Granges, farm bureaus and other organizations whose members are individuals who cultivate the land or raise livestock to earn their living who have affiliated for the purpose of developing purchasing or marketing cooperatives, supporting the passage and enforcement of laws and other social measures that protect farmers and their farming enterprises, ensuring that farmland, in general, is preserved for farming purposes rather than freed for development, or engaging in other activities that are designed to promote their interests and ensure their livelihood.
Organizations whose members are home health, hospice and personal care agencies that have affiliated for the purpose of promoting mutual interests, increasing the visibility of home care services, disseminating information to members and the general public and improving the quality, accessibility and affordability of in-home and end of life care. Home health and hospice associations may provide opportunities for personal and professional development through conferences, publications and other activities; advocate for the rights of patients, their families and caregivers and people who are bereaved; maintain referral services through which people who require home health, personal care, palliative care or hospice services are referred to member agencies; and/or provide information about employment opportunities for people working in the field.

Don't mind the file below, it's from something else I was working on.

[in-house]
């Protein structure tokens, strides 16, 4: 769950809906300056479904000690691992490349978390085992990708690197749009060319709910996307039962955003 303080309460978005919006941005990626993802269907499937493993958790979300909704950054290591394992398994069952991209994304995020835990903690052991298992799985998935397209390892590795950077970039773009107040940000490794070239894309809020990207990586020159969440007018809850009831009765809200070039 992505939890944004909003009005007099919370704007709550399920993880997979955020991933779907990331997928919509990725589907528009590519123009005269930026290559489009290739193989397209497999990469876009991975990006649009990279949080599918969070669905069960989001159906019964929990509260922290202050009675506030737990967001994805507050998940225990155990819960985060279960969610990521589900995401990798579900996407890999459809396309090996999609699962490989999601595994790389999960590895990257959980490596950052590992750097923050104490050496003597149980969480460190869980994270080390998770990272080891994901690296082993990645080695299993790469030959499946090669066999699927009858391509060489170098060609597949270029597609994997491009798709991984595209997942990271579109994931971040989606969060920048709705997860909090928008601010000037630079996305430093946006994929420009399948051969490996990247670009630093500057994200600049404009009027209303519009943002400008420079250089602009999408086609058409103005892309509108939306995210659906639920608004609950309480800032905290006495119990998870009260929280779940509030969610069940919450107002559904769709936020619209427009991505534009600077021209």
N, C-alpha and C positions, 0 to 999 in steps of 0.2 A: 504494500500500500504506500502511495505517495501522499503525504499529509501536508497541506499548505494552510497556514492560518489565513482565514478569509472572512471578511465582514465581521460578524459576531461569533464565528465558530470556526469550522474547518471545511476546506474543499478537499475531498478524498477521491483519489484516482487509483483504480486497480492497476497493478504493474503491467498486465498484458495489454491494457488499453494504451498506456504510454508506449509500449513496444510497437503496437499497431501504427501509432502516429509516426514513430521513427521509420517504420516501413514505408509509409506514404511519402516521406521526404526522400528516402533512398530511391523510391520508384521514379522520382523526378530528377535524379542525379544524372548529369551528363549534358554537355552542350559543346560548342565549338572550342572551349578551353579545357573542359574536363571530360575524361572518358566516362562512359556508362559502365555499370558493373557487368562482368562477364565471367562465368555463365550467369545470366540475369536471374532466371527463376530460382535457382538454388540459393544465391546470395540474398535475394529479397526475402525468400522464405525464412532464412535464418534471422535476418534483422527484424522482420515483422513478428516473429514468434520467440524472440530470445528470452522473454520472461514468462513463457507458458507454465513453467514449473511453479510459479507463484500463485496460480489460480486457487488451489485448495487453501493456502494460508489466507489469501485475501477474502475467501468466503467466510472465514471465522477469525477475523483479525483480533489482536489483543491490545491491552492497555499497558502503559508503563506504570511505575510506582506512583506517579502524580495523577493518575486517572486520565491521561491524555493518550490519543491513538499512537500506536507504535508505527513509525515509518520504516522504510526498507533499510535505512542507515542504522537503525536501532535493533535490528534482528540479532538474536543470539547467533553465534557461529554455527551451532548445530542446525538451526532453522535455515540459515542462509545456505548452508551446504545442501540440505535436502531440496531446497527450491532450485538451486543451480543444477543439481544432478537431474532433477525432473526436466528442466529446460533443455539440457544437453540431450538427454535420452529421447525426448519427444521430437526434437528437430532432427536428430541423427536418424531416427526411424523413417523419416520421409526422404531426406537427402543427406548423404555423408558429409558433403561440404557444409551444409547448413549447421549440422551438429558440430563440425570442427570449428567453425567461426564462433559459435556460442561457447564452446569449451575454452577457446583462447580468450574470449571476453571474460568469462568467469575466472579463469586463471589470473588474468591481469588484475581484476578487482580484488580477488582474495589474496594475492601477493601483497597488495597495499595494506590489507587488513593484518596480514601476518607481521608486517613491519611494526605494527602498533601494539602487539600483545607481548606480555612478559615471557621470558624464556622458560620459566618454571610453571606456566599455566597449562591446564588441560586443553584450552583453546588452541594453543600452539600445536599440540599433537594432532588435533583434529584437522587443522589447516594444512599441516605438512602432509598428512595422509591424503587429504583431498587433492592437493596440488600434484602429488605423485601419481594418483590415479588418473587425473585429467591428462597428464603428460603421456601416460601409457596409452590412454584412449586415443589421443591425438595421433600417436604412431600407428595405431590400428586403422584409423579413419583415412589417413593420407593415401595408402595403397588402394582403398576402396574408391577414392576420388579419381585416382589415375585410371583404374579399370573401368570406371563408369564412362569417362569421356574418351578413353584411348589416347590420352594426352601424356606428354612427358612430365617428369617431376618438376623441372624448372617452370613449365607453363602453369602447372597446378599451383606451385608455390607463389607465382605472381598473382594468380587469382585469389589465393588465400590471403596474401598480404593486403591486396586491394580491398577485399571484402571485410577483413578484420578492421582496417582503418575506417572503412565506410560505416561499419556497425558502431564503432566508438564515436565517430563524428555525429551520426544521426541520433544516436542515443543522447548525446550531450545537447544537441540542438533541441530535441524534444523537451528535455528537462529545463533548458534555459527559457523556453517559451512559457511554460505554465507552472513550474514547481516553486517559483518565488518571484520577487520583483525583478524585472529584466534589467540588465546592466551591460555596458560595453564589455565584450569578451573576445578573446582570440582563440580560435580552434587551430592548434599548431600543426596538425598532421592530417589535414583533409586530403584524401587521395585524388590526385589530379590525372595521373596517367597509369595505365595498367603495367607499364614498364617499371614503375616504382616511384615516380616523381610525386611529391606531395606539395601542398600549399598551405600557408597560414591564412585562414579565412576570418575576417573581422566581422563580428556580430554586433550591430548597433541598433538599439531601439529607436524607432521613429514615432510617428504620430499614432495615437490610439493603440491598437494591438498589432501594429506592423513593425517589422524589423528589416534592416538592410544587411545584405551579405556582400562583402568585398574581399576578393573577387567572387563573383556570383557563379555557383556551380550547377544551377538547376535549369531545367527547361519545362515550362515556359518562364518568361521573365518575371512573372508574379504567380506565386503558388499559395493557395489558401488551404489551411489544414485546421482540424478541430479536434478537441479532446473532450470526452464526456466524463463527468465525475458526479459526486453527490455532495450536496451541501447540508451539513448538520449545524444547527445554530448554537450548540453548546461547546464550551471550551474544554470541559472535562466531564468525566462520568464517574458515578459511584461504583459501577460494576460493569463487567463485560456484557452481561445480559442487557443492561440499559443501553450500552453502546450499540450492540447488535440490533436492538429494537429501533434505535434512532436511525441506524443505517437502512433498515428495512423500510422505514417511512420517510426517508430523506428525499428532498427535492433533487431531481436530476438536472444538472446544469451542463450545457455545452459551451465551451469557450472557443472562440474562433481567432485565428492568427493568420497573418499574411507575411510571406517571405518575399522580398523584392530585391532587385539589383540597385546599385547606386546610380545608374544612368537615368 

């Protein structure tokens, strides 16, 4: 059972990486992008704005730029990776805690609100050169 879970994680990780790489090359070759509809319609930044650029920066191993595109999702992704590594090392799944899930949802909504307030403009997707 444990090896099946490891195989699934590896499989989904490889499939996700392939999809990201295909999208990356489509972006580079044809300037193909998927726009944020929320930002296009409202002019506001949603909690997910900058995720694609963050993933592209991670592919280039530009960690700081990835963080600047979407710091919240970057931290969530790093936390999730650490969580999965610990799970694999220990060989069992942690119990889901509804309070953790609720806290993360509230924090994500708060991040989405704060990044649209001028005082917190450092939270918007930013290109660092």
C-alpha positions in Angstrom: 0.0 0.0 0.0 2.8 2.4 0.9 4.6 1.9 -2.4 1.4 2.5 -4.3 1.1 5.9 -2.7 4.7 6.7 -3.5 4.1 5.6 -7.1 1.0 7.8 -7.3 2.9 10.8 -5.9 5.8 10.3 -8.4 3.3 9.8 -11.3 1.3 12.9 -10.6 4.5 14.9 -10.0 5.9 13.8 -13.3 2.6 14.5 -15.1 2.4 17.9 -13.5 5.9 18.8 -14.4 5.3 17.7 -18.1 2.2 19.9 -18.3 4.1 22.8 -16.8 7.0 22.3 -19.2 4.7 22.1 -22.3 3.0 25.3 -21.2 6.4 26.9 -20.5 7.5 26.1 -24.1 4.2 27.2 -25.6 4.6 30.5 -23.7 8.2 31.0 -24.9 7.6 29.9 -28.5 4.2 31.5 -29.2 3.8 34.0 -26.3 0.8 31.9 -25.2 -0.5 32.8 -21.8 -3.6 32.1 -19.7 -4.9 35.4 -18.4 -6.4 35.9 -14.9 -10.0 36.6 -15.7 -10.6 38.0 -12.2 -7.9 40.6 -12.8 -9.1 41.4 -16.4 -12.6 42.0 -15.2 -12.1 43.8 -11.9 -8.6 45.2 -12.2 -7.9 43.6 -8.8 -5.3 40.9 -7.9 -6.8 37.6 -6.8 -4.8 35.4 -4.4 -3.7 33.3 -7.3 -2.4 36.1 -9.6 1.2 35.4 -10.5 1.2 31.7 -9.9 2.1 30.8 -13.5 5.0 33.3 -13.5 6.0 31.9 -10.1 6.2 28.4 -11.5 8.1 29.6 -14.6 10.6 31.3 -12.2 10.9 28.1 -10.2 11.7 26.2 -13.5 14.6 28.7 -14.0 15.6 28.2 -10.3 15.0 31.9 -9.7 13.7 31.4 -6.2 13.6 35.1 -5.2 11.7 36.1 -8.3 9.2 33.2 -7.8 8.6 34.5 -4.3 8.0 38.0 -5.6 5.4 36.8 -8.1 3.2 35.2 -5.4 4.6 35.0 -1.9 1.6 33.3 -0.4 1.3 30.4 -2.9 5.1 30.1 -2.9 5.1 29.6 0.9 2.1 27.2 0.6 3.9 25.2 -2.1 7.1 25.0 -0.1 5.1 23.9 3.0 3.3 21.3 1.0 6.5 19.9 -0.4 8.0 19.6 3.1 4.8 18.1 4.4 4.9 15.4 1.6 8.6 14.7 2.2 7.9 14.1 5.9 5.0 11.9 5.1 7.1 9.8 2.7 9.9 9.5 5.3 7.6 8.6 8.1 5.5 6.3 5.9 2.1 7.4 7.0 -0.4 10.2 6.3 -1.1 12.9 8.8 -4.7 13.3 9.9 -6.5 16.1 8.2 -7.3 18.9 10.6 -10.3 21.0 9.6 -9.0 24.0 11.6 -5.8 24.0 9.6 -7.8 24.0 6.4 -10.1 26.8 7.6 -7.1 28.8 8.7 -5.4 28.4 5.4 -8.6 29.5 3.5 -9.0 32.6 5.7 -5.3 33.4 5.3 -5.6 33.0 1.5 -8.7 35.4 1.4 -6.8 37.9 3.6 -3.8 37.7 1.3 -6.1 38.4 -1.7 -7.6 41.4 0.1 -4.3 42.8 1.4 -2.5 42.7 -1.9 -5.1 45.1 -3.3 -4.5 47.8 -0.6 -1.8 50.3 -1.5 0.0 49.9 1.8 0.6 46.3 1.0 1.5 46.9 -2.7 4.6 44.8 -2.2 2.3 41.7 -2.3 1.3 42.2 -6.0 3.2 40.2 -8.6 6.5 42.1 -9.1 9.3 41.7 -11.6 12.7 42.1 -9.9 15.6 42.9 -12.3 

Organizations whose members are language interpreters or translators or sign language interpreters or transliterators for the deaf, students and instructors who have affiliated for the purpose of advancing their profession, promoting mutual interests, attending professional conferences, networking with their peers and taking advantage of other opportunities for continuing professional development. These associations may target medical interpreters, conference interpreters, judicial (court) interpreters, interpreters for the deaf (visual interpreters), translators or other specialties or may be open to professionals in the field; and may develop standards including a code of ethics for the field, offer certification programs, provide training in best practices and publish directories of members.